b(8) Saxon Settlement (?) (SP 887647; Fig. 14).
E. of the village, on clay at 75 m. above OD. A small
quantity of early Saxon pottery has been found here
(inf. G.R. Foard).
a(9) Saxon Settlement (SP 885652; Fig. 14),
N.E. of the village, on Boulder Clay at 85 m. above OD.
A large number of early Saxon sherds have been discovered (inf. G.R. Foard).
b(10) Settlement Remains (centred SP 883647),
lie S. of the village behind the existing houses, on land
sloping steeply down to the R. Nene, on limestone
between 84 m. and 60 m. above OD. They include a few
small embanked closes, formerly parts of gardens (e.g. at
SP 8846481), and raised platforms set within small
embanked or scarped enclosures, presumably the sites of
abandoned houses (e.g. SP 88076467). To the E. of
Grove Farm (at SP 88506487) is a series of earthworks
which include a small hollow-way, extending from the
modern street down the hillside. This is edged by the
footings of a limestone wall. To the N.E. of it is a pond
and a number of quarry pits, associated with a group of
rectangular limestone wall-footings, now grassed over and
presumably the remains of former buildings. The remains
here do not appear to be of any great antiquity and may
be those of a small lime-burning industry. Other more
recent brick-pits and quarries lie further S.W. (at SP
88256464; RAF VAP F21 543/RAF/2409, 0133–4).
b(11) Occupation Site (SP 87996476), at the
S.W. end of the village, on limestone at 84 m. above OD.
During building work in 1967 a large quantity of
medieval pottery, building stone and roofing tile was
noted. A pit or ditch was revealed in a pipe trench
(BNFAS, 7 (1972), 43; NM).
b(12) Hollow-Ways (SP 878640 – 879646), run
N.E. up a steep-sided valley from near the R. Nene to
the W. end of Doddington village. They consist of rutted,
multiple hollow-ways passing between blocks of ridgeand-furrow, and are much damaged by later activity and
drainage. They represent the medieval routeway into the
village from the river-crossing at Ken Mill (SP 876637).
Together with the ridge-and-furrow they form a fine
sample of medieval landscape.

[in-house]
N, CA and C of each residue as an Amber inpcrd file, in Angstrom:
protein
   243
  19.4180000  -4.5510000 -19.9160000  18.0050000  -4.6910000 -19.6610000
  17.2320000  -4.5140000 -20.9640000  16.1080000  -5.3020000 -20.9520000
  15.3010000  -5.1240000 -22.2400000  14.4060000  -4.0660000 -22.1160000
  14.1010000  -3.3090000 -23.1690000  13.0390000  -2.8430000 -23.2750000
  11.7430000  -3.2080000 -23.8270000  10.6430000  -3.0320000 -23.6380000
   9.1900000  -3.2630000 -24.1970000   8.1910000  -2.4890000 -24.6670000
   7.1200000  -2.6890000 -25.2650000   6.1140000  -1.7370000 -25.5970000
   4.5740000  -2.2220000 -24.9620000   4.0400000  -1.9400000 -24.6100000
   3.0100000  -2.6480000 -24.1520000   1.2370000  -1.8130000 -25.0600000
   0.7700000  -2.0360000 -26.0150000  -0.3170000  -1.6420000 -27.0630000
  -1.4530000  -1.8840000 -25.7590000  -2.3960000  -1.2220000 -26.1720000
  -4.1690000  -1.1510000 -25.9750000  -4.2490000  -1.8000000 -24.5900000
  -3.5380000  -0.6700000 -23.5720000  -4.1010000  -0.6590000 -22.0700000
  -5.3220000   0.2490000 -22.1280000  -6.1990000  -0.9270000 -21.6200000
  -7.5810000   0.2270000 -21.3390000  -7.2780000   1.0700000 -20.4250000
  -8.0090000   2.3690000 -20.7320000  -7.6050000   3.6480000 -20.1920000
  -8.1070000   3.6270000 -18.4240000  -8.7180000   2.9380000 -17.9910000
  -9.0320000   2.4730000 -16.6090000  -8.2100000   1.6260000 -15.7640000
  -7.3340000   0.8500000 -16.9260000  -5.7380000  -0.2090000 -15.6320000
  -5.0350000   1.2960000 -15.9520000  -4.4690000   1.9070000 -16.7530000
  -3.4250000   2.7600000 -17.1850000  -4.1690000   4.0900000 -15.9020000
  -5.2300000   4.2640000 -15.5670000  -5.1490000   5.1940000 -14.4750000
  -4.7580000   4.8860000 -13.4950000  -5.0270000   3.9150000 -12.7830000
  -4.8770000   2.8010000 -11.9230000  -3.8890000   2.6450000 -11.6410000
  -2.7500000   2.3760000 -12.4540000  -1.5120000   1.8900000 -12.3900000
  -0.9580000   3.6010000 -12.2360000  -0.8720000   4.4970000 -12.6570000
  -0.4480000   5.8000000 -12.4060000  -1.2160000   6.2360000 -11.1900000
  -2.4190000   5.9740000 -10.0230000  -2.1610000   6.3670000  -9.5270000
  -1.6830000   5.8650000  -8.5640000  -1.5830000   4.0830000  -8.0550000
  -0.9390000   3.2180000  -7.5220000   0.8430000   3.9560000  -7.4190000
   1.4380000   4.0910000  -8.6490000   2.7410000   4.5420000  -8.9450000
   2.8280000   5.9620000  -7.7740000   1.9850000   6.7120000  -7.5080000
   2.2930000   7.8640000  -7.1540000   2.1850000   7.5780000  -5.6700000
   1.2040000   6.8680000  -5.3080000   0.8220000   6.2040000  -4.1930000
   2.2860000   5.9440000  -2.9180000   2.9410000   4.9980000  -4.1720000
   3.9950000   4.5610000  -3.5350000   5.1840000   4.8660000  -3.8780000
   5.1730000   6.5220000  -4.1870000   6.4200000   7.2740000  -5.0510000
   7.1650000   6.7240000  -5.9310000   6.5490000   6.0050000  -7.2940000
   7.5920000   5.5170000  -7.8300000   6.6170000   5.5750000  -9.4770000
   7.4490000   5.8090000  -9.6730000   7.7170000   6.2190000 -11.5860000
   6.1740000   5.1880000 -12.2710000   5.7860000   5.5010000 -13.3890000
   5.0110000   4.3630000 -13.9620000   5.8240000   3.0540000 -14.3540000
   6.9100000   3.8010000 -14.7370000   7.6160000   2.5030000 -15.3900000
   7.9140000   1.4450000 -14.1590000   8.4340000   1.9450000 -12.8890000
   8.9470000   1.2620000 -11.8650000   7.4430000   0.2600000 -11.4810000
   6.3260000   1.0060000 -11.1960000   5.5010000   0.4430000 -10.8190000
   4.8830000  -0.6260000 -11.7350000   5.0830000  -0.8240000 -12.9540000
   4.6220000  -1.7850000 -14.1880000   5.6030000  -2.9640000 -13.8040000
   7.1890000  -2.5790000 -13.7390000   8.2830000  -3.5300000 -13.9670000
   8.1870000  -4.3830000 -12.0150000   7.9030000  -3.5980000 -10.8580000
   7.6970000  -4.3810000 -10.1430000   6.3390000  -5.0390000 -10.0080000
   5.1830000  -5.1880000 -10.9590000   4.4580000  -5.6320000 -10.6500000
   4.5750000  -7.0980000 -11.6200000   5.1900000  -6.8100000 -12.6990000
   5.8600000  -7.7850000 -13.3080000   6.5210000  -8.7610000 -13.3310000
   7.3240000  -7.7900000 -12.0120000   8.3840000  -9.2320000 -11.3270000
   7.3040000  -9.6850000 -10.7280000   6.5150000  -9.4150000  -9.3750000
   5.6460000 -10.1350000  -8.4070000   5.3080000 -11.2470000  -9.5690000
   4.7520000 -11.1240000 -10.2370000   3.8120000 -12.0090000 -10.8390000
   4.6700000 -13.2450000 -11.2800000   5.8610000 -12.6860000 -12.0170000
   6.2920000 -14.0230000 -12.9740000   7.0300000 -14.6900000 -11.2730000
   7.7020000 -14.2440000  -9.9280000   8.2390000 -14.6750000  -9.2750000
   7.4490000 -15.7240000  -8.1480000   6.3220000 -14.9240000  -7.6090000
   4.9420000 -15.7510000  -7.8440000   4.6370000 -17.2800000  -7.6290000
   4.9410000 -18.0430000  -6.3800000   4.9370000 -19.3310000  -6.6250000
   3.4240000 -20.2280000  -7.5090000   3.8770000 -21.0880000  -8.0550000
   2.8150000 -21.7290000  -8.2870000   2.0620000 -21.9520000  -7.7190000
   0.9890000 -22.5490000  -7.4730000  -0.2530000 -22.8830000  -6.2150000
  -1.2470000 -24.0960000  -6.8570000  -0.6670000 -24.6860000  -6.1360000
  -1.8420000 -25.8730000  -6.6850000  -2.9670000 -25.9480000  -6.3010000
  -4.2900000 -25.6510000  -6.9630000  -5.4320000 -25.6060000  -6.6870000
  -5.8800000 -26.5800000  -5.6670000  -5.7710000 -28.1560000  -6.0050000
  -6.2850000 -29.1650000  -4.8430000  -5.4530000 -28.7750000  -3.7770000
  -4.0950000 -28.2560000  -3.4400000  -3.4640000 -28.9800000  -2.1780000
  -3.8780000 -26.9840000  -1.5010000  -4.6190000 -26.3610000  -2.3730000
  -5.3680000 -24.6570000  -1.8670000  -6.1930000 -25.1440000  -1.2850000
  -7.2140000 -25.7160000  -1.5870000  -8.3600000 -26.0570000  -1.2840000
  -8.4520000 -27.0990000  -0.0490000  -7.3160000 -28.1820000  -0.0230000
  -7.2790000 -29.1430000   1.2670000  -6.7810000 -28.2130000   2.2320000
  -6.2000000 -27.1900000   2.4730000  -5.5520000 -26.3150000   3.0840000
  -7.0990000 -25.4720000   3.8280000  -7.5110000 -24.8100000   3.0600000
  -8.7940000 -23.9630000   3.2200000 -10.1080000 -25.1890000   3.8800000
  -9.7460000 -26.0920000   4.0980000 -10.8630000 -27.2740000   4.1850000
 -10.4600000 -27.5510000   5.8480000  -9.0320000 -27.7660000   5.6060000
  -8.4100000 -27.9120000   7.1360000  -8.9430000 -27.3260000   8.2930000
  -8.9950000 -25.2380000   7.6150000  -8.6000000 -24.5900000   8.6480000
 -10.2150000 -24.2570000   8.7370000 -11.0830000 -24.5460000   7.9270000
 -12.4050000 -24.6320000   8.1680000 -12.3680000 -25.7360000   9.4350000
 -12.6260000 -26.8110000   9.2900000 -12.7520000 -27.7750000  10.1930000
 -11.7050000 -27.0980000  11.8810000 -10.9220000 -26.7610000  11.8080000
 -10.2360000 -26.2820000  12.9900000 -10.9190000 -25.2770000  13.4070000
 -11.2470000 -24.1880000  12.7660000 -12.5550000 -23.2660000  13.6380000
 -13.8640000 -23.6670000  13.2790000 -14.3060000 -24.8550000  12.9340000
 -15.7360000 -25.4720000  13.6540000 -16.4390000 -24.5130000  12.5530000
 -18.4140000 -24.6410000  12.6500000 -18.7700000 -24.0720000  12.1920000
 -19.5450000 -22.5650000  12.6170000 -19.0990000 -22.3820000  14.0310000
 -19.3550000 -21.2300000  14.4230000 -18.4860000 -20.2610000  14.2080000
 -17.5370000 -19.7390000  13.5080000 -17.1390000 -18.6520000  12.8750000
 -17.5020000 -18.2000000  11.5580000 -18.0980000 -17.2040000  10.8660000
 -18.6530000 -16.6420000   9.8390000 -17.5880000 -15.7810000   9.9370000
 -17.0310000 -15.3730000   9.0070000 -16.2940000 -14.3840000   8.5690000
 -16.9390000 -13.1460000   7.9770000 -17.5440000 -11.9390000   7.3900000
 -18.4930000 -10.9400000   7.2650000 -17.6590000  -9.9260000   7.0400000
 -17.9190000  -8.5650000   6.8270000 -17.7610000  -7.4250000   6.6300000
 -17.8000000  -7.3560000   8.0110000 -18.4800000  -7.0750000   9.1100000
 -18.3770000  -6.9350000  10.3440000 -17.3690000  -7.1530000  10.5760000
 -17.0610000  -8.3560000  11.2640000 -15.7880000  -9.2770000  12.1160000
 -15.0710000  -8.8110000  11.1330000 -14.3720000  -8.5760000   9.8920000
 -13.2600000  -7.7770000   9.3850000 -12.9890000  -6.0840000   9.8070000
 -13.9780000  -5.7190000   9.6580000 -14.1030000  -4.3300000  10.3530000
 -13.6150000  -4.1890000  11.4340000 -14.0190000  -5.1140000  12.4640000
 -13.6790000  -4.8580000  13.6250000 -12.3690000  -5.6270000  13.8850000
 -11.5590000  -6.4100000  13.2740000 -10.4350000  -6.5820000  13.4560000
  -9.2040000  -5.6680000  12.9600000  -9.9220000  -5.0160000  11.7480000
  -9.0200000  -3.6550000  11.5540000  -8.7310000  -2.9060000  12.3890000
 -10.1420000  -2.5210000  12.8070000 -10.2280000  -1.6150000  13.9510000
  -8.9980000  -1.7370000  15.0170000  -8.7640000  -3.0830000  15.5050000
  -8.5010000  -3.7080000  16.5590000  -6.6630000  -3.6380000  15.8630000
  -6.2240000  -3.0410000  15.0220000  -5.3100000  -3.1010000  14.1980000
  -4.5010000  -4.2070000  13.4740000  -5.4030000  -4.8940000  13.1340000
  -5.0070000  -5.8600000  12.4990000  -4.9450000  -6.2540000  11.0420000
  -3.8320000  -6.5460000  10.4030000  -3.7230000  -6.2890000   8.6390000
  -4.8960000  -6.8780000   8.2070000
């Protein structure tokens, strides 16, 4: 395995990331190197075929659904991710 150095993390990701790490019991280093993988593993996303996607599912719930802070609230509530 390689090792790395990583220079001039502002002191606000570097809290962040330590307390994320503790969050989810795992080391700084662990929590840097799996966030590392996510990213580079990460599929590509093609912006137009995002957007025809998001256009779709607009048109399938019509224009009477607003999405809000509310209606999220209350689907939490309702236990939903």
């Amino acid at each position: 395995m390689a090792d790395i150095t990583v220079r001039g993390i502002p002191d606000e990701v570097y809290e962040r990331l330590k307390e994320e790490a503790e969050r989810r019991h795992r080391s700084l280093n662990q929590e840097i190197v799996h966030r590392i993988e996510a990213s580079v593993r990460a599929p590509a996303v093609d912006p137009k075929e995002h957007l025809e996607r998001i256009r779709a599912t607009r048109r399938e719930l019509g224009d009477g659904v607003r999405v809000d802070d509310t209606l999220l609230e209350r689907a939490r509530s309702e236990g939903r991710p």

a(13) Deserted Medieval Settlement (SP
871656), lies in the extreme N.W. of the parish against
the Wilby parish boundary, on Northampton Sand between 80 m. and 90 m. above OD. The settlement is
largely unrecorded but Thorpe, the local name for the
field, suggests that it was perhaps known as Doddington
Thorpe (cf. Earls Barton (16) and p. li). Certainly in
the early 14th century a person is recorded with the
name Johannes de Thorpe de Dodyngton. The area is
now permanent arable and any former earthworks have
been destroyed. However in the 19th century the area
was apparently covered with scrub (1st ed. 1 in. OS map
(1834)). Now only rather uneven ground, with a few
depressions and large scarps, exists together with large
quantities of limestone rubble and dark patches of soil.
A considerable amount of medieval pottery was found
in a pipeline trench which was cut across the N. part of
the site and pottery of 13th-century date is also recorded from the area. Recent examination has produced
two sherds of early Saxon pottery and small quantities
of late medieval and post-medieval pottery as well as a
silver groat of Elizabeth I (1560–61). To the N., in
Wilby parish, a hollow-way approaches the area from
Wilby village (see Wilby (7); Northants. Archaeol., 9
(1974), 83, 89, 105; 10 (1975), 166–7; RAF VAP F21
(14) Cultivation Remains. The common fields
of the parish were enclosed by Act of Parliament in
1766 (VCH Northants., IV (1937), 113). Ridge-and-furrow of these fields remains on the ground or can be
traced from air photographs, S. and E. of the village on
land sloping down to the R. Nene, and in small fragments against the N.W. and S.W. boundaries of the
parish. A substantial area of it which remains close to
the R. Nene is arranged in interlocked furlongs. On these
steep slopes some of the ridge-and-furrow is laid out
parallel to the contours. As a result some of it has
become partly lynchetted with the ridges having markedly
On the E. side of a steep-sided re-entrant valley S.W.
of the village (SP 879646) is a series of flat terraces
about 100 m. long with flat treads up to 15 m. across
and with risers 1.5 m. high. They may be former strip
lynchets, but they appear to have been altered at some
period by the cutting of ditches along them. At their S.
end a furlong of normal ridge-and-furrow abuts against
There is a well-marked headland, some 600 m. long
and 20 m. wide, running N.E. from SP 871645 (RAF
VAP F22 543/RAF/943, 0195–0101, 0040–6; F21
543/RAF/2409, 0132–5; F22 540/RAF/1312, 0290–1;
F21 540/RAF/1312, 0290–3, 0282–7; CPE/UK/2546,
4041–3; air photographs in NMR).